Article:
Aerial supremacy Battle for Britain’s £33.5bn defence aviation industry
Britain is a global force in the combataircraft sector, which accounts for 85pc of the UK’S defence exports. Made up of 2,500 companies with revenues of £33.5bn, they employ more than 128,000 people – 26,000 of them in research, design and engineering positions.
BAE Systems is the biggest player in the field, with 55pc of its £19.6bn annual sales coming from the sector. Almost half of this is from Typhoon, 20pc from electronics, 12pc from Tornado, and the F-35 is responsible for 10pc.
Engine-maker Rolls-royce is another major force, with 15pc of its £15bn annual revenue coming from defence aviation.
Staggering as these figures are, they pale when compared to the industry when it was on a war footing from 1939 to 1945, churning out 132,500 aircraft during the hostilities.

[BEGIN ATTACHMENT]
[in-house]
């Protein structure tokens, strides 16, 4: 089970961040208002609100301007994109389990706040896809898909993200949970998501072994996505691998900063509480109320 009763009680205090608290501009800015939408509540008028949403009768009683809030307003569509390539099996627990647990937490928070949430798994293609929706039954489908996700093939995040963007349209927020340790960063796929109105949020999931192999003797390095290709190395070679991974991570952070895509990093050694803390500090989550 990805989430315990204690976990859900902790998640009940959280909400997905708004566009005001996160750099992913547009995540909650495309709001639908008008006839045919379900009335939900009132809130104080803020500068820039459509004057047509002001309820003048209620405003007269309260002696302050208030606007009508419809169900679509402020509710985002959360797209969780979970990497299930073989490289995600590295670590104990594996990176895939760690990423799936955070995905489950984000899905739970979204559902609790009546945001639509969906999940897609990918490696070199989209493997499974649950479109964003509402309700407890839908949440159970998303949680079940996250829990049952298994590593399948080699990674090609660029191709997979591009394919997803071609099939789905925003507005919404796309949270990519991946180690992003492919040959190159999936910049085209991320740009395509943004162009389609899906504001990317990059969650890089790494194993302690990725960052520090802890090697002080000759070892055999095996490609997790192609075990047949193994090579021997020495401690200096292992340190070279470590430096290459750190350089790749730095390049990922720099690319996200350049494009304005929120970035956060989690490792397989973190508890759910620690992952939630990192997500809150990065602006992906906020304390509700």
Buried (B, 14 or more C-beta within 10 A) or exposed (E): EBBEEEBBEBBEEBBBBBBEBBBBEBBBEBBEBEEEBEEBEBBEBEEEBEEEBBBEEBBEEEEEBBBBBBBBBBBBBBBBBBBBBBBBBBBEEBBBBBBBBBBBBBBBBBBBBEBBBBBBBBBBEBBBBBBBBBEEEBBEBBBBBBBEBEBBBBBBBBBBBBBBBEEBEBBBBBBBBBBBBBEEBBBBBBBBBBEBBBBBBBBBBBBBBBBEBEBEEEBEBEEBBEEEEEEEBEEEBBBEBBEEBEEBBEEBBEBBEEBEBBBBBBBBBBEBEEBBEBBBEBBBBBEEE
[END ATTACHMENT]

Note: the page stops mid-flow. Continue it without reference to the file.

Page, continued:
The simplicity of aircraft back then also meant they were faster to design and build. The Typhoon took nearly two decades to go from drawing board to first flight. However, the P-51 Mustang of the Second World War – one of the most advanced aircraft of the conflict – went from a blank sheet, when it was ordered by Britain in 1940, to prototype in about 100 days.
The emphasis on speed, not complexity, is also shown by workers in a Welsh factory building a Wellington bomber in just 24 hours in 1943.